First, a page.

I reduced my exposure to the LHA/ UC market by 75% of my portfolio to 10% over the last 15 years by natural wastage . When i met with my councils housing chief exec and their committee about 15 years ago to explain why I was reducing my exposure and inform them where they were going wrong they just looked blank . It was as if they just simply didn't get what private enterprise was all about . I explained there are 3 people in this relationship that you need to keep happy. Yourselves , the LHA tenants and me . We should all talk to each other and be transparent . I said at the moment you don't talk or listen to me . You also actively tell the tenant to work against me rather than work with me. When you learn this should be an equal 3 way conversation then and only then can we progress . I will house your tenants if you pay the taxpayers funded LHA rent to me direct rather than to a vulnerable alcoholic tenant who will spend it on booze and end up having their stomach pumped ( true story ) He said ok fair enough he would work on that. He didn't and I never heard from him again.

GlanACC

12:22 PM, 10th March 2024, About 3 months ago

The housing benefit system is NOT broken, it might not please tenants or landlords as to the low level of the LHA but its not the tenants or landlords job to decide what the country can afford. Even though I am a loandlord I don't want the LHA rasing to make other landlords comfortable as it will be ME that pays in the end. Its up to the government to buy / build / convert properties for those that can't afford them

Jonathan Clarke

12:54 PM, 10th March 2024, About 3 months ago

Reply to the comment left by GlanACC at 10/03/2024 - 12:22
HB is broken in the PRS in the sense that as LL`s leave the LHA system in droves and incoming new LL`s reject HB tenants in favour of private due to the unacceptable Dinasour style set DWP has - then that leads to a net loss in the PRS sector as the structure has become unsustainable. Its up to the government to yes buy / build/ convert if it cannot work in unison with the PRS and so take them back as council tenants. The Council used to buy mine off me but i had to evict the tenants first. So i was forced to make an HB tenant family homeless and they then housed them in a TA B&B out of town disrupting their whole lives in the process. But immediately they would replace them with another homeless family from the same TA B&B. Just swopped one for another . Crazy

Monty Bodkin

18:47 PM, 10th March 2024, About 3 months ago

Reply to the comment left by GlanACC at 10/03/2024 - 12:22The housing benefit system is NOT broken, it might not please tenants or landlords as to the low level of the LHA but its not the tenants or landlords job to decide what the country can afford.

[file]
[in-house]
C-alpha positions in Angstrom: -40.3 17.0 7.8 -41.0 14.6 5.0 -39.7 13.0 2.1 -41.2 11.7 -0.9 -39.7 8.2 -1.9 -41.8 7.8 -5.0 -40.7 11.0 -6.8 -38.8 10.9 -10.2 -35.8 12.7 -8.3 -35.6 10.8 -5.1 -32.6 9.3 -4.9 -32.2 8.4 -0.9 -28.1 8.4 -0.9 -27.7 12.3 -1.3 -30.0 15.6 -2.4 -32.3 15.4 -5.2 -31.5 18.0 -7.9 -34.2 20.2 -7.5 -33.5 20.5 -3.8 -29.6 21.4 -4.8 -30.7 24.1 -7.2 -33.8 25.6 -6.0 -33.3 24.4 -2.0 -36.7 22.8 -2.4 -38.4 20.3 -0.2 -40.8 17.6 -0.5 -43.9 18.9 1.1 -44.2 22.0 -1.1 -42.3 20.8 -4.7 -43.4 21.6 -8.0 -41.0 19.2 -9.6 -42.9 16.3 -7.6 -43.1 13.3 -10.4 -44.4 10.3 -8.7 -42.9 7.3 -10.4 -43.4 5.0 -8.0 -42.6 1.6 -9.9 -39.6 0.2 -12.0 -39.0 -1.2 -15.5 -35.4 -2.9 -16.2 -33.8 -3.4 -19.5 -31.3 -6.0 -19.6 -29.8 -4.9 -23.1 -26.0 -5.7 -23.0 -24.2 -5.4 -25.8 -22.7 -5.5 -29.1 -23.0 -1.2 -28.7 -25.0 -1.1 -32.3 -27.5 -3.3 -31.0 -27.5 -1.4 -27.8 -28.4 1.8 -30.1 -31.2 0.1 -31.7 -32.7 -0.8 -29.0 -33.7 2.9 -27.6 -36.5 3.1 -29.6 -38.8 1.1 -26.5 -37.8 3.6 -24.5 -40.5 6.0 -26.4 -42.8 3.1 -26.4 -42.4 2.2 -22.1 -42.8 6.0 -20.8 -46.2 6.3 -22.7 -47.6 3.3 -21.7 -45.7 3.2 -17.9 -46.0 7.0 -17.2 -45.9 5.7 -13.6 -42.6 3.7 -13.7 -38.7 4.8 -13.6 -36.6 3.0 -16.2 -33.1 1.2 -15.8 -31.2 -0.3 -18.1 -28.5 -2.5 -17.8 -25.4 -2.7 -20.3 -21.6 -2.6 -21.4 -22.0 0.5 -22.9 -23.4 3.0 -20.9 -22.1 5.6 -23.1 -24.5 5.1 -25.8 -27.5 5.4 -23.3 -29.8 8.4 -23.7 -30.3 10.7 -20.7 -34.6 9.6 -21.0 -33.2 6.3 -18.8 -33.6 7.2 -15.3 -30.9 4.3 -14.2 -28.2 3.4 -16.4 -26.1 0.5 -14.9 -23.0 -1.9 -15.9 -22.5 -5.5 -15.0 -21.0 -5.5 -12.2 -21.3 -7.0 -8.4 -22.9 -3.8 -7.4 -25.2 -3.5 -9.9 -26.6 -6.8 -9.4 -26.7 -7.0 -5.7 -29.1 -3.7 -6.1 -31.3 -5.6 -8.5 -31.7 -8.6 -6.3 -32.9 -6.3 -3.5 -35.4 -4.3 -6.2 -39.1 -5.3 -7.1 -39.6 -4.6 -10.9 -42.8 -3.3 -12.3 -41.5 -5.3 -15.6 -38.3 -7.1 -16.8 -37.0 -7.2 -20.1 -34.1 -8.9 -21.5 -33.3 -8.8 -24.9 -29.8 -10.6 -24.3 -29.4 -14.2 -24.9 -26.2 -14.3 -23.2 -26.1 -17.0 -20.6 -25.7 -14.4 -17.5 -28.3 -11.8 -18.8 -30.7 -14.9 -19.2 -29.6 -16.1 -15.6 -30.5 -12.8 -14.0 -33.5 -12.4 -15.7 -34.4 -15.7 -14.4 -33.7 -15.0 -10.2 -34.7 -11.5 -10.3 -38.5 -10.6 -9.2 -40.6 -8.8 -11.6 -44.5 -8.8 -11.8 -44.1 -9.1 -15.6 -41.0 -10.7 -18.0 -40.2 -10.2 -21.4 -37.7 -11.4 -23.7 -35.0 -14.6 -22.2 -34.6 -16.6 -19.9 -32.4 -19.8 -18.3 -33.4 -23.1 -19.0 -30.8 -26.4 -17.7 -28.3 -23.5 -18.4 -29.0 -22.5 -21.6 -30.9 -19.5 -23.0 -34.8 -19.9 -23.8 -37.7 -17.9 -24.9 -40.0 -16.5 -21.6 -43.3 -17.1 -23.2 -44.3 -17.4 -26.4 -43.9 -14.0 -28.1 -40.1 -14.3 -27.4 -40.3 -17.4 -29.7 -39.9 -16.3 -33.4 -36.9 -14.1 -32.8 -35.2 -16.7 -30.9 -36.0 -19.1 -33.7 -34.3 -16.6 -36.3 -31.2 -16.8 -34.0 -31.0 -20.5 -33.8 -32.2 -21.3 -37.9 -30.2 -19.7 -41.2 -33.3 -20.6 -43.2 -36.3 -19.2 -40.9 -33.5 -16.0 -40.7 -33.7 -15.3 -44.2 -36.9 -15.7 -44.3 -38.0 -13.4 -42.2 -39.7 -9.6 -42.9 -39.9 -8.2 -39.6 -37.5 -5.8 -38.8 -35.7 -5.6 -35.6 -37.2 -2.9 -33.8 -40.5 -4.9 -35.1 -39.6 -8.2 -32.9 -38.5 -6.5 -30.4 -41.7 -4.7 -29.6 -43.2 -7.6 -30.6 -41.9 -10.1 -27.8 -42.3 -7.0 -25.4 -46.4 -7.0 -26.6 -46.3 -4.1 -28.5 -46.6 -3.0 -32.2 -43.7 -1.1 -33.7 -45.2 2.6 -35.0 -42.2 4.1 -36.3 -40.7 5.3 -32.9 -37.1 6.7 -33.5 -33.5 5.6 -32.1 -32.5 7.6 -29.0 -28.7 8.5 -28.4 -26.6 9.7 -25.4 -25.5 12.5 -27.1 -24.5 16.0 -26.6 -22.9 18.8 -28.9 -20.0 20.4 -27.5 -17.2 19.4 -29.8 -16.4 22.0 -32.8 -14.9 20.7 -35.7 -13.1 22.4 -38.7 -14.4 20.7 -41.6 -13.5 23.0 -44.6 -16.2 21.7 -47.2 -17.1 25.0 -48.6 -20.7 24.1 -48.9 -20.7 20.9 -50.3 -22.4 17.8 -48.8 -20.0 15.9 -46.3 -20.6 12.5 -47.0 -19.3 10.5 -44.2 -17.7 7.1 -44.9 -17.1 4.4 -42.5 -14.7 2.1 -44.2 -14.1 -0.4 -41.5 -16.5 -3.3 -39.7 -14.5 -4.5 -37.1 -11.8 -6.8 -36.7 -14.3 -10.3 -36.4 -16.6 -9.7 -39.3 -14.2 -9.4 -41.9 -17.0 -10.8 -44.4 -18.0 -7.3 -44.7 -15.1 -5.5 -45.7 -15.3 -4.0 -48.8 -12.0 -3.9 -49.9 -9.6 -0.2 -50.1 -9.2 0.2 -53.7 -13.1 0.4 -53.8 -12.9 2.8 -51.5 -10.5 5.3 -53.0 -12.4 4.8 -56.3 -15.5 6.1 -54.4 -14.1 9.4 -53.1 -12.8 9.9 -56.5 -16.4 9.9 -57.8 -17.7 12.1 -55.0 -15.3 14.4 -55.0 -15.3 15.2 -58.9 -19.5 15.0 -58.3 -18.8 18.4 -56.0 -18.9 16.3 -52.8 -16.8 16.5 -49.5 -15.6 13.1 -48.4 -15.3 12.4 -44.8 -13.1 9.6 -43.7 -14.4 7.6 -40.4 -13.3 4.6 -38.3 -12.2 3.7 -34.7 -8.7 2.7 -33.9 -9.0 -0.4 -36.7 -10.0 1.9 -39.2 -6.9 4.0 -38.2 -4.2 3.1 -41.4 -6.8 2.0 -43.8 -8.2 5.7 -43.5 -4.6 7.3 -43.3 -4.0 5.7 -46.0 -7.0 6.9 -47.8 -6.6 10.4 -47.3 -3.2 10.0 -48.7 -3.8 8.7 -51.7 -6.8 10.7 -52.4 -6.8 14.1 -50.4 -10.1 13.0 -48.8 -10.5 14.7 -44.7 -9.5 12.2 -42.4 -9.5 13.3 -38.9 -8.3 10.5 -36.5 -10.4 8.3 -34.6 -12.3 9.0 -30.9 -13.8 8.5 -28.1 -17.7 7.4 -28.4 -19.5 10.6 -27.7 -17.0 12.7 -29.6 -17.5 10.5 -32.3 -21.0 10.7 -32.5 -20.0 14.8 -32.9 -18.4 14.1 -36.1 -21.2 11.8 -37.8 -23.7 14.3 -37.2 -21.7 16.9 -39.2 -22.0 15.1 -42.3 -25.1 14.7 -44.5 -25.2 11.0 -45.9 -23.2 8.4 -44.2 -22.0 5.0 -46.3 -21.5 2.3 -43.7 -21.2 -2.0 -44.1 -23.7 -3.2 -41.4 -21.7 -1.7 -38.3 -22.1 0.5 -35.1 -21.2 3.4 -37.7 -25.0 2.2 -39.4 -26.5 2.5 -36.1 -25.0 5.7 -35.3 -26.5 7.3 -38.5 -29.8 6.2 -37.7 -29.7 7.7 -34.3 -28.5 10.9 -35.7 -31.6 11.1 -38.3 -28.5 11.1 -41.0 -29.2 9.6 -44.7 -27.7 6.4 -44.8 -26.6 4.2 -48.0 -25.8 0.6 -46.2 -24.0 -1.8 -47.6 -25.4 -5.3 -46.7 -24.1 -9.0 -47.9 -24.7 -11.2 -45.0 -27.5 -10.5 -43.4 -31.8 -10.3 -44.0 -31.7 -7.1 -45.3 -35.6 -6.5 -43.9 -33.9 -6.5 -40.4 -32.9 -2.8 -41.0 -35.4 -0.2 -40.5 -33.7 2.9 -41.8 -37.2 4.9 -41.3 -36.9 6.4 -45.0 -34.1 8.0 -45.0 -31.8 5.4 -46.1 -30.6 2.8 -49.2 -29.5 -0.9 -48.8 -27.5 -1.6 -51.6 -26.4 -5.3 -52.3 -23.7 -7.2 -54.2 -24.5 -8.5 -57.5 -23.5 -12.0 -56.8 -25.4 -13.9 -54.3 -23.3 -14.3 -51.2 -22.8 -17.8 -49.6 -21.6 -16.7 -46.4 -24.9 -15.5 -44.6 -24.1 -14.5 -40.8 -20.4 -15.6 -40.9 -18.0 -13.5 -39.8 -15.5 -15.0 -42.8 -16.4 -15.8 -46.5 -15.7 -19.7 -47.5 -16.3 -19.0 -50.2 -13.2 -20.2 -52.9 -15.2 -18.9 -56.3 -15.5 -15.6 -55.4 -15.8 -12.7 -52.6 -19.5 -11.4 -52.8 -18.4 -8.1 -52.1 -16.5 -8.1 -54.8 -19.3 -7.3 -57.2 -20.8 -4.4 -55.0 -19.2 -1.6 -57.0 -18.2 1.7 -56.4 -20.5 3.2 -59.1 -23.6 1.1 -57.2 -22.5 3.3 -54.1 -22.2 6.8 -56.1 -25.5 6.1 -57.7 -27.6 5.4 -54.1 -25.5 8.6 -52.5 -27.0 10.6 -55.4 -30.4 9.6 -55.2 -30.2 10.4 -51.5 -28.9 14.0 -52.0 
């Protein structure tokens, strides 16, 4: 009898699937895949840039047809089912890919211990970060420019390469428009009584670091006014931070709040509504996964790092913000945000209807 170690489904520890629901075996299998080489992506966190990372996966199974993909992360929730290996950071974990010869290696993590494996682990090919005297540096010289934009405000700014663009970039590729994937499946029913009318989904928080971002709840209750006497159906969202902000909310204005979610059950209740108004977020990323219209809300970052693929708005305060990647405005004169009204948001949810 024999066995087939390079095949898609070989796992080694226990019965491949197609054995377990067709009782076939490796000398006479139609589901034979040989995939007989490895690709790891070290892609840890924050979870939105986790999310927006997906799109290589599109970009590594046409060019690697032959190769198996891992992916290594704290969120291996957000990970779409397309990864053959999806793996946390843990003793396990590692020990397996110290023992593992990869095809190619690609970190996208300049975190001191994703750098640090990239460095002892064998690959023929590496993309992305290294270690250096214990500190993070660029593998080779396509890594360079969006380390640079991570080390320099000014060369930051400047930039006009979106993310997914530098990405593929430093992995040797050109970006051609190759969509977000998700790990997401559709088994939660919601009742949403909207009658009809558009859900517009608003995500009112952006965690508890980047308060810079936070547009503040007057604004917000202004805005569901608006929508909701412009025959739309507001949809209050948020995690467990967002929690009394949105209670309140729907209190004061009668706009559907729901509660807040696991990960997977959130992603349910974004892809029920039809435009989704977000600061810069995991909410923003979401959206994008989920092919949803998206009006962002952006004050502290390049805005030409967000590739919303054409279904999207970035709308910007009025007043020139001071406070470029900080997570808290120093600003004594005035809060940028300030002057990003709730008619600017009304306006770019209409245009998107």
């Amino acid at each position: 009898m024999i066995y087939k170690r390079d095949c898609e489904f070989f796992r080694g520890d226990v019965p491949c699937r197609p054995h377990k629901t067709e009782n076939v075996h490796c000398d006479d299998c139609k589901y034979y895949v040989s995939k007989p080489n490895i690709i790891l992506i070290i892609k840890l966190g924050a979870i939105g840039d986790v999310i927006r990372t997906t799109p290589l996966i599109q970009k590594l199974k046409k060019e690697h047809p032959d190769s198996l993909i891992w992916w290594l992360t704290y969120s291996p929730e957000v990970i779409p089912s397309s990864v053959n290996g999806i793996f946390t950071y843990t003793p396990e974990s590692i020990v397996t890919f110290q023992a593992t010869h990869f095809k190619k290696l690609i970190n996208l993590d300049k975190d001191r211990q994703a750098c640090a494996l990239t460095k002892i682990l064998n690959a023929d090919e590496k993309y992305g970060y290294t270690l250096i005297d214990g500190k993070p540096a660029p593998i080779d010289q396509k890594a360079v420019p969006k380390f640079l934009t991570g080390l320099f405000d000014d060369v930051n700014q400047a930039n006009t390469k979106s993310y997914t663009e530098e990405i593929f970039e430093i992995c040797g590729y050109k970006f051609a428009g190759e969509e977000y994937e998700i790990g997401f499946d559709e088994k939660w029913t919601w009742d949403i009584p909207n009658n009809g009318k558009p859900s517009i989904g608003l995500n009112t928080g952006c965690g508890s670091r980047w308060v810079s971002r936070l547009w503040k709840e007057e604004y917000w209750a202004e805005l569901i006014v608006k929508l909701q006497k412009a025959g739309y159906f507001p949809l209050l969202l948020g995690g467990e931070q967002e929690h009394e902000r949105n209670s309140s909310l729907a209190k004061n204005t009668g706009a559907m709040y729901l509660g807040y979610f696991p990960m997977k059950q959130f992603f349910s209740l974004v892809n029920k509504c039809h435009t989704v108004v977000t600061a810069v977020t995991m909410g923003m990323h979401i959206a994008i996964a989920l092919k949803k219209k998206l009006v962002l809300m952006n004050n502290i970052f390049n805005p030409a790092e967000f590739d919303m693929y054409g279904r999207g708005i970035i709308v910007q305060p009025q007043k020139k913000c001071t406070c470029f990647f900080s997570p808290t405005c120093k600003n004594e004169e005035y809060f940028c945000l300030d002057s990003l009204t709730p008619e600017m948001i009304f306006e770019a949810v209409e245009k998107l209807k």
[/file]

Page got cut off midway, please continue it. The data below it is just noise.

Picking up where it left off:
What a load of old b@ll@cks.

Being a landlord is optional and they can decide accordingly..

GlanACC

18:59 PM, 10th March 2024, About 3 months ago

Reply to the comment left by Monty Bodkin at 10/03/2024 - 18:47
Yup, being a landlord is optional. So moaning about the low LHA would probably only affect those that wish to take LHA tenants. So if you don't like the low price and risks associated with LHA then invest in alternative property, you buys the property and its your choice - just don't expect the government to fund 100% of the rent.

Monty Bodkin

19:14 PM, 10th March 2024, About 3 months ago

Reply to the comment left by GlanACC at 10/03/2024 - 18:59"- just don't expect the government to fund 100% of the rent."

Landlords don't expect anything at all from government, being a landlord is optional and they are leaving the sector in droves with a 2 finger salute.

Feck off and sort out the problems you have created is the clear message.

GlanACC

19:26 PM, 10th March 2024, About 3 months ago

Yup, I have left - sold 12, 6 left which I won't sell until tenants leave. My tenants decorate the properties, and one guy and his family have been in 20+ years. I have offered them money to leave with no takers. I wont get rid of them unless they don't pay the rent. Problem I have is a couple of them are coming up to retirement age

Monty Bodkin

19:32 PM, 10th March 2024, About 3 months ago

Reply to the comment left by GlanACC at 10/03/2024 - 19:26
I think we might be on the same song sheet GlanACC.

Apologies for any misdirected frustrations.